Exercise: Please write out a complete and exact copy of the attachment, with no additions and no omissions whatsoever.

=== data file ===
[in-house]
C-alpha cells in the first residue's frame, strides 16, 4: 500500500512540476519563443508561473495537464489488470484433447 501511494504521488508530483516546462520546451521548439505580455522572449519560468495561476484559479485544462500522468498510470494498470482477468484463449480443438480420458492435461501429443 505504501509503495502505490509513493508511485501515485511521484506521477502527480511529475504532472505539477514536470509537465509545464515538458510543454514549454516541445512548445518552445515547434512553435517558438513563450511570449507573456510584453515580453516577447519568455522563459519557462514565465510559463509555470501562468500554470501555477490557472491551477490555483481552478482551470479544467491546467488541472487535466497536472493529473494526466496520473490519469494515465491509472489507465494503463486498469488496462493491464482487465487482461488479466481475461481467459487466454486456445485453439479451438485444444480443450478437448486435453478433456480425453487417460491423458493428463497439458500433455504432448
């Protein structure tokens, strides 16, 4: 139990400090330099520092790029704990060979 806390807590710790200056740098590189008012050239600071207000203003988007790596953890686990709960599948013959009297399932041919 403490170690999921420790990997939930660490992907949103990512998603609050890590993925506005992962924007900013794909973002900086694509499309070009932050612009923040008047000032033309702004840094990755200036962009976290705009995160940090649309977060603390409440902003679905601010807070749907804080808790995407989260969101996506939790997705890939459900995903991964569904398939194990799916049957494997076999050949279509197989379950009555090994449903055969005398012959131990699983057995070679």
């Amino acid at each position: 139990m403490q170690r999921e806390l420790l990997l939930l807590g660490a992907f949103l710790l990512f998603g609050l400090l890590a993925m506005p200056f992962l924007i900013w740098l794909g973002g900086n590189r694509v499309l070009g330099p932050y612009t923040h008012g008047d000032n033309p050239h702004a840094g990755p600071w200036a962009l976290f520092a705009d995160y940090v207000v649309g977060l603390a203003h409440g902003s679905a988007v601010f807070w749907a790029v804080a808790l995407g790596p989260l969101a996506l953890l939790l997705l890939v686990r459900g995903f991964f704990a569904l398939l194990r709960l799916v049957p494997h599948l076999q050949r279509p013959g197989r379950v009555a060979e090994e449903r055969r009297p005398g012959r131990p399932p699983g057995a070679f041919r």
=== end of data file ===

[in-house]
C-alpha cells in the first residue's frame, strides 16, 4: 500500500512540476519563443508561473495537464489488470484433447 501511494504521488508530483516546462520546451521548439505580455522572449519560468495561476484559479485544462500522468498510470494498470482477468484463449480443438480420458492435461501429443 505504501509503495502505490509513493508511485501515485511521484506521477502527480511529475504532472505539477514536470509537465509545464515538458510543454514549454516541445512548445518552445515547434512553435517558438513563450511570449507573456510584453515580453516577447519568455522563459519557462514565465510559463509555470501562468500554470501555477490557472491551477490555483481552478482551470479544467491546467488541472487535466497536472493529473494526466496520473490519469494515465491509472489507465494503463486498469488496462493491464482487465487482461488479466481475461481467459487466454486456445485453439479451438485444444480443450478437448486435453478433456480425453487417460491423458493428463497439458500433455504432448
């Protein structure tokens, strides 16, 4: 139990400090330099520092790029704990060979 806390807590710790200056740098590189008012050239600071207000203003988007790596953890686990709960599948013959009297399932041919 403490170690999921420790990997939930660490992907949103990512998603609050890590993925506005992962924007900013794909973002900086694509499309070009932050612009923040008047000032033309702004840094990755200036962009976290705009995160940090649309977060603390409440902003679905601010807070749907804080808790995407989260969101996506939790997705890939459900995903991964569904398939194990799916049957494997076999050949279509197989379950009555090994449903055969005398012959131990699983057995070679």
């Amino acid at each position: 139990m403490q170690r999921e806390l420790l990997l939930l807590g660490a992907f949103l710790l990512f998603g609050l400090l890590a993925m506005p200056f992962l924007i900013w740098l794909g973002g900086n590189r694509v499309l070009g330099p932050y612009t923040h008012g008047d000032n033309p050239h702004a840094g990755p600071w200036a962009l976290f520092a705009d995160y940090v207000v649309g977060l603390a203003h409440g902003s679905a988007v601010f807070w749907a790029v804080a808790l995407g790596p989260l969101a996506l953890l939790l997705l890939v686990r459900g995903f991964f704990a569904l398939l194990r709960l799916v049957p494997h599948l076999q050949r279509p013959g197989r379950v009555a060979e090994e449903r055969r009297p005398g012959r131990p399932p699983g057995a070679f041919r």